With the first winter storm of 2011 striking North Texas earlier this week, Somervell county residents are once again on the watch for Jack Frost. Though Texans may not consider winter storms as dangerous as our neighbors to the north do, winter in Texas can pose costly risks to personal safety and property.

Winter storms are known as deceptive killers because most deaths are not directly caused by the storm itself but by indirect events such as carbon monoxide poisoning from defective heating units and/or poor ventilation and automobile accidents. Also, prolonged exposure to the cold and hypothermia are common threats during the winter storms, especially to those who cannot seek adequate shelter on their own, such as penned livestock and companion animals. Being aware of these threats during the winter months and taking a few steps to ensure your familyís and animalís safety can ensure an enjoyable winter.

Several state and federal agencies, including the Texas AgriLife Extension Service, offer online educational material on protecting your family and property against the many environmental disasters that effect Texans throughout the year. There are several helpful steps these agencies recommend on winter weather awareness.

First and foremost, have a plan. This may sound a bit excessive for Texas winters, but if the unexpected happens, a plan can come make a winter storm less stressful. When making a winter storm plan, ask yourself several questions. How will I keep warm if I lose power? How will I care for my animals? What do I need to do to prepare if I have someone in my house with special needs and what accommodations will they need? How do I shut off my water at the meter? What supplies will I need at my house to accommodate myself and family for several days? These are just several questions you should ask yourself when making a winter weather plan.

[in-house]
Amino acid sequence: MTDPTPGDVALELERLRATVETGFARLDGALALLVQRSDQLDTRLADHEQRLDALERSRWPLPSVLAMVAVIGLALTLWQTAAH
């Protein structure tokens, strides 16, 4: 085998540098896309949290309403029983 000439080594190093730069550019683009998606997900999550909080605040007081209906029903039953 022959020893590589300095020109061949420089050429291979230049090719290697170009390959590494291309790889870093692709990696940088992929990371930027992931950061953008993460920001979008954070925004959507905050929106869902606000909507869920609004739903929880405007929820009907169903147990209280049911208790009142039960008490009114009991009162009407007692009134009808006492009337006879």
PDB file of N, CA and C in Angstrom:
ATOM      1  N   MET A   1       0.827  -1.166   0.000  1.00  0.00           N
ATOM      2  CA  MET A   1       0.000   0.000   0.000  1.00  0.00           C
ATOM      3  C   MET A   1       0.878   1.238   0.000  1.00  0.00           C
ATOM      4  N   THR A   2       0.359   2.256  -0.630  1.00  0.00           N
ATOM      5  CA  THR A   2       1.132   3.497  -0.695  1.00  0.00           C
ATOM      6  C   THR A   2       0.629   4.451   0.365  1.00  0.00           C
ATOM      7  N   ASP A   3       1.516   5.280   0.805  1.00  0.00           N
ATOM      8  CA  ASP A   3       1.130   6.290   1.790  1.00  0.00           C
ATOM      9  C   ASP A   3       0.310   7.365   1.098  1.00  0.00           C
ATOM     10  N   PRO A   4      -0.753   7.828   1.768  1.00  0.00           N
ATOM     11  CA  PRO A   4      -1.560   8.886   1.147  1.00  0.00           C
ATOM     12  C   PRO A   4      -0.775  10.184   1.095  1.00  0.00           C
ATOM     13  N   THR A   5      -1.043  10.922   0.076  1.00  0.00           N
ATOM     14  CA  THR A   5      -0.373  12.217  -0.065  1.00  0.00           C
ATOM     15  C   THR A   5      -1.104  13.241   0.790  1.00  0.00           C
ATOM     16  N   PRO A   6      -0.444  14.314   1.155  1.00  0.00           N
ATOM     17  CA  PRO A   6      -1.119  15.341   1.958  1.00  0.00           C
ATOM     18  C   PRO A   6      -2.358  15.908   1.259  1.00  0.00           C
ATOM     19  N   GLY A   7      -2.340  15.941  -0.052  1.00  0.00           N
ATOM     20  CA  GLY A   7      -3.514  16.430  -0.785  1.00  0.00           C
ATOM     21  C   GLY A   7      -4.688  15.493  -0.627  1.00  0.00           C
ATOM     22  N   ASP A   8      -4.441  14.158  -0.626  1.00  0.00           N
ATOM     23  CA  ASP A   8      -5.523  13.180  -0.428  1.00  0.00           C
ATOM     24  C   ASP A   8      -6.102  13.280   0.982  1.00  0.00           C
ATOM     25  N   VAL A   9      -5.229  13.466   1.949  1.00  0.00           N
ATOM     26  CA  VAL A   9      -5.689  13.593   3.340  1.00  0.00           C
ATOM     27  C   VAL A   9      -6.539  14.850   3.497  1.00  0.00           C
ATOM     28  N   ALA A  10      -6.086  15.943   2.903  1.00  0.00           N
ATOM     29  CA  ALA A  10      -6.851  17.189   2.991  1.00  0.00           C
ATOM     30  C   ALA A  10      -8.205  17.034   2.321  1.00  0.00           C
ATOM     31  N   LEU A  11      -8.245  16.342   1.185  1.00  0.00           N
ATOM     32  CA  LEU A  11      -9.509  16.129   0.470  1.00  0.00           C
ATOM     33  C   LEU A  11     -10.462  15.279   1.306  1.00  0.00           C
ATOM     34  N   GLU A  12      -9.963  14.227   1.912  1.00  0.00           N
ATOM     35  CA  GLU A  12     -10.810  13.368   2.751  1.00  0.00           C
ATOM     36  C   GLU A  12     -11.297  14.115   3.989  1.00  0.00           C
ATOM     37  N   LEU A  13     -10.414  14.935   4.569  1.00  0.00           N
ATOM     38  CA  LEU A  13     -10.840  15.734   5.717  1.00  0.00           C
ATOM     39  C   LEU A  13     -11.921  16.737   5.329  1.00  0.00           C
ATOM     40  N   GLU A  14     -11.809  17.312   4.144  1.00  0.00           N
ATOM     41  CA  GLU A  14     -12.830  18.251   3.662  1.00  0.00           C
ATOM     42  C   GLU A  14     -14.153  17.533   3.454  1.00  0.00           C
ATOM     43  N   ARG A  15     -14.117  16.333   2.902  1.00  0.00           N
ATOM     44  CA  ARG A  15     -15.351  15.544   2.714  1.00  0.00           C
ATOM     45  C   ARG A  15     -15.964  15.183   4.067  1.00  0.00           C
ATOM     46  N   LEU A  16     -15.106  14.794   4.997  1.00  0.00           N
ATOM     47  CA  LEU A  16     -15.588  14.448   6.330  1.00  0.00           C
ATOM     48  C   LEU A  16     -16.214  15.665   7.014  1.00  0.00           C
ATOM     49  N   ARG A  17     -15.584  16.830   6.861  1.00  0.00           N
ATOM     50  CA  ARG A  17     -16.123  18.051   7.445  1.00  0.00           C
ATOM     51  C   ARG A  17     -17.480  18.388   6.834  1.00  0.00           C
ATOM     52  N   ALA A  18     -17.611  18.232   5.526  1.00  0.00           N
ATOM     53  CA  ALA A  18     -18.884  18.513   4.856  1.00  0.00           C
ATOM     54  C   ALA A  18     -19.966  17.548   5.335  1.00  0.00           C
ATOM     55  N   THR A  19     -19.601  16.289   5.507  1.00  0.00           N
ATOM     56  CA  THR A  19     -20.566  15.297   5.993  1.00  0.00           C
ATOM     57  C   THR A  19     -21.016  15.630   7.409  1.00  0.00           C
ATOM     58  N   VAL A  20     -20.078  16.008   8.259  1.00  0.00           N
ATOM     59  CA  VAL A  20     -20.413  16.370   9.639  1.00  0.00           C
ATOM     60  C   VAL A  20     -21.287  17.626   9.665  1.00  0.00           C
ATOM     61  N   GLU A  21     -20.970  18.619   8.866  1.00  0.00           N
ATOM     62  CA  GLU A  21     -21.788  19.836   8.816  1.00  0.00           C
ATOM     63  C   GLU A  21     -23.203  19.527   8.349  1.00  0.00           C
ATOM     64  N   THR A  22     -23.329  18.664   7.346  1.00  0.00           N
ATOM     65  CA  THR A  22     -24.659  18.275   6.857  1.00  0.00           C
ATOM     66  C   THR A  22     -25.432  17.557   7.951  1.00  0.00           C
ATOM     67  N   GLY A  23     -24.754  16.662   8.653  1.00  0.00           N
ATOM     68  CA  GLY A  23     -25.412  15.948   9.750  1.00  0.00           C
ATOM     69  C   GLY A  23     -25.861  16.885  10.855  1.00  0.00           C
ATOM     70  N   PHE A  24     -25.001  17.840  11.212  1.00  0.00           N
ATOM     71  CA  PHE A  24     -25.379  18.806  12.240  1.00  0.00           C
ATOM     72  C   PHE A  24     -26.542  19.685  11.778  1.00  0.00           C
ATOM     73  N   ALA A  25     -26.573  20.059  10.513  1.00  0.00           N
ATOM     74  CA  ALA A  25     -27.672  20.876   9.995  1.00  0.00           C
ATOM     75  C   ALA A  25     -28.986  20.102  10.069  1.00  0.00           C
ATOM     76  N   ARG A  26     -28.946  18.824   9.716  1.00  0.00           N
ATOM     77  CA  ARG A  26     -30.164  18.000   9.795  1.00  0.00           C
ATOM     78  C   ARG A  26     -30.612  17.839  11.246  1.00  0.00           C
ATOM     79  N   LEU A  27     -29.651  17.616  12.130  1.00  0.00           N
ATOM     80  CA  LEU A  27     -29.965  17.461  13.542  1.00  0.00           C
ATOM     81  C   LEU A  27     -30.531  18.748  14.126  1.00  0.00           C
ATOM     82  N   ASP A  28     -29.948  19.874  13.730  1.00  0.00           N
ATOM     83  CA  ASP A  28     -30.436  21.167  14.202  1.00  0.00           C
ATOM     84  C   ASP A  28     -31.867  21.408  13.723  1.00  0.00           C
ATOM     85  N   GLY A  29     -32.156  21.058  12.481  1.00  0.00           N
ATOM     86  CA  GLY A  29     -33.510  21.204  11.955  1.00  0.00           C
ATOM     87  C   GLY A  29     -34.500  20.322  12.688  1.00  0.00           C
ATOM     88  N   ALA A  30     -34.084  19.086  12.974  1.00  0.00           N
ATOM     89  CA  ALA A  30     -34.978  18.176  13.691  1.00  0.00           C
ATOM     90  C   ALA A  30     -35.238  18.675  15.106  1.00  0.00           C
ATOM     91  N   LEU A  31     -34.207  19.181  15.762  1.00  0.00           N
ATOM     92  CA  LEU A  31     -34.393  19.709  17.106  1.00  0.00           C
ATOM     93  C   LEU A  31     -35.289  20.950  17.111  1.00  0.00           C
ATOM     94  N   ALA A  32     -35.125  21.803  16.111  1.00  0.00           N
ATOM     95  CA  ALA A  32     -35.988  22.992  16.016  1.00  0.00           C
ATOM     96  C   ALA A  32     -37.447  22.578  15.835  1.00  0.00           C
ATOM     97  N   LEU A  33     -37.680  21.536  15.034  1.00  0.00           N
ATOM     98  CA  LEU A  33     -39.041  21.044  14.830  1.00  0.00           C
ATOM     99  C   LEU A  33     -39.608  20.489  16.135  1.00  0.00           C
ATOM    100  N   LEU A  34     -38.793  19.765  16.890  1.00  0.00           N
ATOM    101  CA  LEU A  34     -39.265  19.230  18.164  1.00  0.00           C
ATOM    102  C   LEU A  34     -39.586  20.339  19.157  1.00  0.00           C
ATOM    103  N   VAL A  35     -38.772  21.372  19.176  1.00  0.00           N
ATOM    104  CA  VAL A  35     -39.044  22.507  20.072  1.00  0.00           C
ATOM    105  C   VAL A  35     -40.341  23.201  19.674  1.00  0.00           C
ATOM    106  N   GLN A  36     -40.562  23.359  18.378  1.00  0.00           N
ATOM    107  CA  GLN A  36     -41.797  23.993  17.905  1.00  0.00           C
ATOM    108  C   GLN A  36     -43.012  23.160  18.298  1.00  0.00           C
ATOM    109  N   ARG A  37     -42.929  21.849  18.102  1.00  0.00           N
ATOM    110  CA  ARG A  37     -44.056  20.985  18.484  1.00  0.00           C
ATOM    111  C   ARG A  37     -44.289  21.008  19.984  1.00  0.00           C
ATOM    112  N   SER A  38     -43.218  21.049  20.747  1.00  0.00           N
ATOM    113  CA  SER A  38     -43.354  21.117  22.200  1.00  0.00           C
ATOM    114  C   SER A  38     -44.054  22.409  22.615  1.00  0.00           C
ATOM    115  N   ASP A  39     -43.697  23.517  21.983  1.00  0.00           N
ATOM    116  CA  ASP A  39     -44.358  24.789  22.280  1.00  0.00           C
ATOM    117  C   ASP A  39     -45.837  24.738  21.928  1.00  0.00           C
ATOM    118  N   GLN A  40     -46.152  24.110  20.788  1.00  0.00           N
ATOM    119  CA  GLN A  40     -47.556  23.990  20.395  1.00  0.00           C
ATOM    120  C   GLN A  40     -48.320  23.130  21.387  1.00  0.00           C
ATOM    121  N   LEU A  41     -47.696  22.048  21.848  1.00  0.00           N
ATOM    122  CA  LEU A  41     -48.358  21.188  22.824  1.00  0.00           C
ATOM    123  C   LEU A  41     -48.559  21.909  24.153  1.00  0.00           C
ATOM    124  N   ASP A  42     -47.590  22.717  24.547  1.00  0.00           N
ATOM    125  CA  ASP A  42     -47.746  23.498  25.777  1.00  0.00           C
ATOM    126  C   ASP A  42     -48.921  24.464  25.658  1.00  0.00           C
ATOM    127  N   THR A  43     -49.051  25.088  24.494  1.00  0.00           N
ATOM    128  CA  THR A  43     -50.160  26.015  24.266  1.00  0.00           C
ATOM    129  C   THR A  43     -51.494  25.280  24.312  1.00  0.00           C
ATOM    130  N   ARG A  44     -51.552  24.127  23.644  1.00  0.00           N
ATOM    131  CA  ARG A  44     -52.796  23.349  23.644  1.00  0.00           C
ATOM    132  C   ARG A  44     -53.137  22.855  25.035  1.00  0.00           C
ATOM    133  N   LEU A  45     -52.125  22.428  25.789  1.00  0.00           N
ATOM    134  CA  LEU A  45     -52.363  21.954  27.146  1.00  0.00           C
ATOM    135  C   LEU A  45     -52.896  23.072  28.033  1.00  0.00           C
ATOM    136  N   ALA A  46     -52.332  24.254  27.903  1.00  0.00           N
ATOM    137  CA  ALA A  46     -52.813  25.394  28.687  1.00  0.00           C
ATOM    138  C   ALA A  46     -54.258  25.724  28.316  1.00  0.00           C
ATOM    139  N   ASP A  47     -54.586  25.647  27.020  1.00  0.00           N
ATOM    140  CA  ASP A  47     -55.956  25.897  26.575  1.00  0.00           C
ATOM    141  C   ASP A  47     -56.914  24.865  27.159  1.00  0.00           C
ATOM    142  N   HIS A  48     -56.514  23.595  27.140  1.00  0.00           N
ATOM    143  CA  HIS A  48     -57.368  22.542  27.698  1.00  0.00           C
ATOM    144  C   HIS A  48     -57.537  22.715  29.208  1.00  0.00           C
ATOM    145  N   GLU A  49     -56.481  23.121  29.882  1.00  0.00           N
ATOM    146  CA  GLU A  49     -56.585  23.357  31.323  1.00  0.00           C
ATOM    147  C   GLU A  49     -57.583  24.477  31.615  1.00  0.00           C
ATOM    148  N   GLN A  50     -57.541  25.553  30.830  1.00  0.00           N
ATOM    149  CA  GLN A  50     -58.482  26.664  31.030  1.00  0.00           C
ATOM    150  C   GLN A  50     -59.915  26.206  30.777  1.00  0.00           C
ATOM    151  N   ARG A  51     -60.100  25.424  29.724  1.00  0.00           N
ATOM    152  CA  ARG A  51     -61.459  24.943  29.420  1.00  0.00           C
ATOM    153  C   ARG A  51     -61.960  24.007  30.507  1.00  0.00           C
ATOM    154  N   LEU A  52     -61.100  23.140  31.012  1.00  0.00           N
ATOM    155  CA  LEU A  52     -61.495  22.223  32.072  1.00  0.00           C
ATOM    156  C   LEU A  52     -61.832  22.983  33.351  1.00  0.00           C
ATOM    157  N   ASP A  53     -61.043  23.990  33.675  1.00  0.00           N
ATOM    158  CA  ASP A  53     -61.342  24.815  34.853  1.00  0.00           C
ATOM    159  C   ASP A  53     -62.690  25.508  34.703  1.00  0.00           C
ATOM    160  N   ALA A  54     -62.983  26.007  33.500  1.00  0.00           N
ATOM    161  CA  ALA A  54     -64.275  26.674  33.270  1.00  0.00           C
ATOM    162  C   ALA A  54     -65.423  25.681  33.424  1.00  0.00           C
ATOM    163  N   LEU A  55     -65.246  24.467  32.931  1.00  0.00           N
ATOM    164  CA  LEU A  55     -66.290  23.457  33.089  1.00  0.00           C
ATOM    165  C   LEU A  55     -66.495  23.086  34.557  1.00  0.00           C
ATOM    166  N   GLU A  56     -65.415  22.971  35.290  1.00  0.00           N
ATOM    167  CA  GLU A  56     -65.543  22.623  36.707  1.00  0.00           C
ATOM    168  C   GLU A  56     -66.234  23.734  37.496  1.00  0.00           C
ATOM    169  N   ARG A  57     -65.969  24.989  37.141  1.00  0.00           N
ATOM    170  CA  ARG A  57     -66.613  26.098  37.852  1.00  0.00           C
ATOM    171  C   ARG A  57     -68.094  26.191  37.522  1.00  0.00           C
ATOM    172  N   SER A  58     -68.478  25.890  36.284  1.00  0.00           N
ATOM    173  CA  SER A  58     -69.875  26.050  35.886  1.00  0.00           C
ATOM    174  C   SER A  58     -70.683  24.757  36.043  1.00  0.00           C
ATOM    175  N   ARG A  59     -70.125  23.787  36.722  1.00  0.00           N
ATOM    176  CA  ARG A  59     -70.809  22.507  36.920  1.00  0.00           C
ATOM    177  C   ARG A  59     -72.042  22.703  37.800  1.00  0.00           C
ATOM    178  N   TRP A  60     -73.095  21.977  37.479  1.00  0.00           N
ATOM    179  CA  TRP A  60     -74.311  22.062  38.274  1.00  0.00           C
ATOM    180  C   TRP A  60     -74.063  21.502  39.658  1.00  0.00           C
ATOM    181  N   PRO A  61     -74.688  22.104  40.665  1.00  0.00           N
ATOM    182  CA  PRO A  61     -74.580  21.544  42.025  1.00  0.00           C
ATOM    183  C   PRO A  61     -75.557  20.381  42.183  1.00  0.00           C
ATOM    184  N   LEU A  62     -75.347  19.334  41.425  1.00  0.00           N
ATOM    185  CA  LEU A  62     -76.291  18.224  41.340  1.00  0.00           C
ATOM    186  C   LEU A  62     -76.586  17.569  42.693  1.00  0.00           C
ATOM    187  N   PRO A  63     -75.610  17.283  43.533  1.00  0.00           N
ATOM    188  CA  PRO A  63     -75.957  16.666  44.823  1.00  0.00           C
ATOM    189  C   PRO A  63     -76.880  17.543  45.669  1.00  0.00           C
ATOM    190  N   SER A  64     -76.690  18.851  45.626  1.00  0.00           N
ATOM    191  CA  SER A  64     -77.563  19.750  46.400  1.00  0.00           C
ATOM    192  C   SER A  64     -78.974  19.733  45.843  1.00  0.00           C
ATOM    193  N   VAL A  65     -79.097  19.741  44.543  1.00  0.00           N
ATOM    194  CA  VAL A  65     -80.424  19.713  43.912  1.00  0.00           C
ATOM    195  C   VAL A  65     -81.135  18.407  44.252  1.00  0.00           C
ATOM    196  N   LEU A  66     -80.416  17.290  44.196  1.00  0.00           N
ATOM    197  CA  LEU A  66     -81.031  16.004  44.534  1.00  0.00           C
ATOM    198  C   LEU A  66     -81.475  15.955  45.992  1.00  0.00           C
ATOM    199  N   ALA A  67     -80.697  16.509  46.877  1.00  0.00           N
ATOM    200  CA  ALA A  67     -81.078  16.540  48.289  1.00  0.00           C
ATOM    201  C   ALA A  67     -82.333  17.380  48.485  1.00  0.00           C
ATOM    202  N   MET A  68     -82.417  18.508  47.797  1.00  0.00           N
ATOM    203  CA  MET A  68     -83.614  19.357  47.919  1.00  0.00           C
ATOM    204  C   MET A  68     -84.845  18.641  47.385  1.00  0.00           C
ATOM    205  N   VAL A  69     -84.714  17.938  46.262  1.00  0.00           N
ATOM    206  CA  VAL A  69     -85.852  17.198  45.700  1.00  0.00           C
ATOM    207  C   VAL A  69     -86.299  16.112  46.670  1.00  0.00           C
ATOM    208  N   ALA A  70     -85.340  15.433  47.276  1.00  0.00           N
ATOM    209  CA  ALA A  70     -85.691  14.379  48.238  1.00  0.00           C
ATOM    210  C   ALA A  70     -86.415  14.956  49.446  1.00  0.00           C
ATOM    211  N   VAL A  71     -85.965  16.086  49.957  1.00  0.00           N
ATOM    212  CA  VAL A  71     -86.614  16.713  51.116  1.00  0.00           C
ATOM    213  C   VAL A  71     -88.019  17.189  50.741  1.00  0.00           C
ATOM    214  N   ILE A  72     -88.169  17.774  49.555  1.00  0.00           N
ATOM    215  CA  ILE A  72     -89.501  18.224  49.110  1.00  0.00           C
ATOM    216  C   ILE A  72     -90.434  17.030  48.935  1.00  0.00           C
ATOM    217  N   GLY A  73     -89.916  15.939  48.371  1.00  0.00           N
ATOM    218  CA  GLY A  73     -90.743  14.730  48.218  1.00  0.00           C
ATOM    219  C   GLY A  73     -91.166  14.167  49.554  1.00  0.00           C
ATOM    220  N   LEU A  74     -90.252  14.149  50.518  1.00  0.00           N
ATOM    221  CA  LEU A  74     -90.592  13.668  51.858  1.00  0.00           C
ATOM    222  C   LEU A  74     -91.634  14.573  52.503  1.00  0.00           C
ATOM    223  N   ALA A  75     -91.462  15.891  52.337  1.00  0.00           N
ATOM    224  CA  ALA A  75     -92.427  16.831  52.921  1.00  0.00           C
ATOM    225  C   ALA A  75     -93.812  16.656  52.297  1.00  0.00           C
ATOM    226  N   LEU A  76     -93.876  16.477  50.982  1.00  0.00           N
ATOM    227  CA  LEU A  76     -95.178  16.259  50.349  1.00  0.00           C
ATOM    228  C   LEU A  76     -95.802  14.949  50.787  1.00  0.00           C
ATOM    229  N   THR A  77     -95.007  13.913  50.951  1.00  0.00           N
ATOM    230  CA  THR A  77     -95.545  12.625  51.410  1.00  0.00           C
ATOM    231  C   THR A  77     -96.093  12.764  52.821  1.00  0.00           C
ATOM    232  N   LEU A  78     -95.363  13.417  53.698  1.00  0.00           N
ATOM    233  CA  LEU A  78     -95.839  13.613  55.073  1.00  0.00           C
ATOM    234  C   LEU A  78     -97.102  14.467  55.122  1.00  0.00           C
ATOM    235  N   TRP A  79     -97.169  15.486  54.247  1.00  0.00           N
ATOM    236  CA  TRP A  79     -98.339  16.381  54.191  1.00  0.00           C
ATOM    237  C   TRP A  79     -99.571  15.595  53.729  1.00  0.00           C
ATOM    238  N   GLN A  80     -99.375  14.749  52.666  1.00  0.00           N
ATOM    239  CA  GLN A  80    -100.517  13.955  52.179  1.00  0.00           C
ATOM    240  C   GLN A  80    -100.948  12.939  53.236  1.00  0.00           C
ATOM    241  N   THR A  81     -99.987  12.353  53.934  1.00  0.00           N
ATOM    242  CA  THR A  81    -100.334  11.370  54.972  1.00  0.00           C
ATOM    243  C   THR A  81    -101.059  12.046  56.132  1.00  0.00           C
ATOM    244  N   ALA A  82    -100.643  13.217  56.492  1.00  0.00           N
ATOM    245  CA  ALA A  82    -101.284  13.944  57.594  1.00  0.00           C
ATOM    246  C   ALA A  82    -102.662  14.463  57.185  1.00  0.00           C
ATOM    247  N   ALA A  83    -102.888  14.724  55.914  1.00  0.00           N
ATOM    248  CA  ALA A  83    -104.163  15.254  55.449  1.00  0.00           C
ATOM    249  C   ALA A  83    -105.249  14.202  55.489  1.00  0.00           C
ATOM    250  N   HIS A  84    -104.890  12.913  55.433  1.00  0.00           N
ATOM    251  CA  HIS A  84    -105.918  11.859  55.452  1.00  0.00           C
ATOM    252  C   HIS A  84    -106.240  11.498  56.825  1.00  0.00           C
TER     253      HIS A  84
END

Second, get prepared! The main concerns during a winter storm are loss of heat, power and telephone service and shortage of supplies if the storm lasts longer than a day. Make sure you have enough supplies for your family to last three to five days. Items you may consider having on hand could include flashlights, bottled water (pipes often freeze during cold temperatures preventing water flow to your home), food, battery-powered weather radio and A.M./F.M. radio, cash (ATMs may not be accessible if power is lost in town), first aid kit, heating fuel, emergency heat sources (wood, generators, etc.) and a fire extinguisher.

Third, prepare your vehicle. Always avoid travel in winter storms, however, if you must go out, make sure your vehicle is mechanically sound for winter travel. Be aware that tire pressure often decreases in cold temperatures.

Lastly, after you have taken proper steps to ensure the safety of you and your family, be sure to ensure the safety of your livestock and pets. If your animals are outside, be sure they have adequate shelter to escape the cold wind. If electricity is available, a heat lamp may be necessary during abnormally cold nights.

Wood shavings may also be necessary as bedding to keep your animals warm. Keep bedding dry and clean. Fresh water is also just as important during the cold. Routinely check water sources making sure they are not frozen over and having a water source for those long cold spells.

These are just several steps your family can follow to keep safe and warm during the Texas winter. For more information on winter weather preparedness, please visit http://texashelp.tamu.edu/. Here you will find information on many other threats that effect Texans every year.